Taylor Swift
Taylor Swifts wants to dismiss the lawsuit against "Shake It Off" while ticket sales for "Reputation" is "mega disappointing." Pictured: Swift performs at the Z100's iHeartRadio Jingle Ball 2017 at Madison Square Garden on Dec. 7, 2017 in New York. Getty Images/Angela Weiss

Taylor Swift is calling for the dismissal of the lawsuit against her song "Shake It Off."

The "Look What You Made Me Do" singer has fired back at the two songwriters who claimed that "Shake It Off" was not originally hers, TMZ reported. Sean Hall and Nathan Butler sued Swift because it has similar lines to the song they wrote in 2001 titled "Playas Gon' Play" which is performed by 3LW.

The song repeatedly uses the two phrases "Playas they gonna play" and "Haters, they gonna hate." However, Swift and her legal team addressed the issue by saying that Hall and Butler cannot "monopolize the idea that players play and haters will hate." The phrase is too short to get a legal protection.

In September, Swift's rep also said that Hall and Butler's claims are "ridiculous." In fact, the rep feels that the two only wanted a ton of money due to the success of Swift's "Shake It Off."

"This is a ridiculous claim and nothing more than a money grab. The law is simple and clear. They do not have a case," the rep said.

In other news, many are not happy with the Swift's "Reputation" tour because the tickets are so expensive. In fact, many of her fans felt that there was "greedy sales gimmicks," Fox News reported.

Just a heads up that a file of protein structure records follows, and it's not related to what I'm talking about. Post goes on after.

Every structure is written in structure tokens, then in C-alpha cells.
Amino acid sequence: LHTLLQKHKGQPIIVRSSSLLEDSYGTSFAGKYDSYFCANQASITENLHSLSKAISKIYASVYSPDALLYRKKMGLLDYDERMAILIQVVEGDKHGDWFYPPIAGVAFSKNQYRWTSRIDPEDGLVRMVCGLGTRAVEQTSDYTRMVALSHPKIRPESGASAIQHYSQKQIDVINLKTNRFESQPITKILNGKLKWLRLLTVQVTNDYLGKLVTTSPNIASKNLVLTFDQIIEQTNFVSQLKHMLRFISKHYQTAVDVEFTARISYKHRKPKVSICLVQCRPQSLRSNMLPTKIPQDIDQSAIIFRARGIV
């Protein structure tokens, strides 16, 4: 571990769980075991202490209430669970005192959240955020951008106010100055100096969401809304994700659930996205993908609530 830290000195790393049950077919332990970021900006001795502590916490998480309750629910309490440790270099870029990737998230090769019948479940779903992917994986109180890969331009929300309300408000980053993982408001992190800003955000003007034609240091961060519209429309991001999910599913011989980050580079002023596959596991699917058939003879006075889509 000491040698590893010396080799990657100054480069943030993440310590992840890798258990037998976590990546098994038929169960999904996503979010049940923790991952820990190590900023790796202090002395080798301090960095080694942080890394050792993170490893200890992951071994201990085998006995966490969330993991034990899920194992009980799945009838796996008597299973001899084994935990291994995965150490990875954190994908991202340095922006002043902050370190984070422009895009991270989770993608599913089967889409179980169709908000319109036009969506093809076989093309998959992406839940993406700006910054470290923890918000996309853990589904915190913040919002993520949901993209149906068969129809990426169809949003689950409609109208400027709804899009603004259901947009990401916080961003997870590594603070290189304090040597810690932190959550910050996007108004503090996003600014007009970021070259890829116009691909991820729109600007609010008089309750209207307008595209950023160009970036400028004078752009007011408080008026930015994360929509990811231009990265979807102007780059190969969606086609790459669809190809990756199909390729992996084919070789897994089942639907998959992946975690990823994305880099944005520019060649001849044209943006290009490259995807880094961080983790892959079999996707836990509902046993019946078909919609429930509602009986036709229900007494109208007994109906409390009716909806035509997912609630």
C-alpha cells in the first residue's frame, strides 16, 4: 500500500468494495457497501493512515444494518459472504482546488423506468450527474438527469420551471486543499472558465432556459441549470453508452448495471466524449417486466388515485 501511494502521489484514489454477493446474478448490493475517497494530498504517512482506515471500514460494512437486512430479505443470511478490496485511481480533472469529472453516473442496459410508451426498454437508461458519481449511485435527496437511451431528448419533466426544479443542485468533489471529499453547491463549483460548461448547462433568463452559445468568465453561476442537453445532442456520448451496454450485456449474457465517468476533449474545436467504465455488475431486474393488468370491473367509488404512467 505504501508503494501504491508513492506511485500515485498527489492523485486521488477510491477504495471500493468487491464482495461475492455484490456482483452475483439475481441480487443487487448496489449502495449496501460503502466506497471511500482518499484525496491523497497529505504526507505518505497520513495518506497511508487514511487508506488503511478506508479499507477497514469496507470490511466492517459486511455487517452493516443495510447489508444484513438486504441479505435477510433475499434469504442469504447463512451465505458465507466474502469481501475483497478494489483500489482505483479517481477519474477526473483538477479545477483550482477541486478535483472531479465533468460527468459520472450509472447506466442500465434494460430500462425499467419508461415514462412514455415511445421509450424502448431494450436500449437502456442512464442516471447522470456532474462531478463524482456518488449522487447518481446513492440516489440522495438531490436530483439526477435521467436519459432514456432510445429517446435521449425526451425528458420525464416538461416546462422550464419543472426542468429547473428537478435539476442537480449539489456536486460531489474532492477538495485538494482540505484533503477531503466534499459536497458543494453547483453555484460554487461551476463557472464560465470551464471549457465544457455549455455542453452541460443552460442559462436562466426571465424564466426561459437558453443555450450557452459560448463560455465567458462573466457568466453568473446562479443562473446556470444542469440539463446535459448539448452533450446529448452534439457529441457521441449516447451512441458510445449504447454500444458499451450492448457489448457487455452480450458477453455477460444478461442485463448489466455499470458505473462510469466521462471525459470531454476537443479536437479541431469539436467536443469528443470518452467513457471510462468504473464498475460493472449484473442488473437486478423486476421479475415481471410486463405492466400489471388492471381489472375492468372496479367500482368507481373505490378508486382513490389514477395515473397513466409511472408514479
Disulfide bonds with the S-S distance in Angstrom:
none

One fan said that she only paid for a $150 ticket for Swift's "1989" tour. Now, she has to pay $500 for the same seat for the "Reputation" tour.

In addition, the prospective buyers were not pleased by Ticketmaster's "Verified Fan" program. It requires participants to register weeks before tickets went on presale to prove that they are bona fide fans and not bots who want to buy tickets for scalpers.

Also, they have this "boosts" feature that encourages fans to "improve [their] position in line to purchase tickets." The process wants the buyers to spend $50 for a T-shirt or $60 snake ring that Swift wore in her "Look What You Made Me Do" music video.

The price and promotion have affected the ticket sales for "Reputation" negatively. Swift's "1989" tour in 2015 was "sold out within minutes," according to concertsandsports.com. But it did not happen to the "Blank Space" singer's upcoming tour.

"Sales so far have been a mega disappointment," a music industry insider told The Post (via Fox News). "There are hundreds if not thousands of tickets left for every show."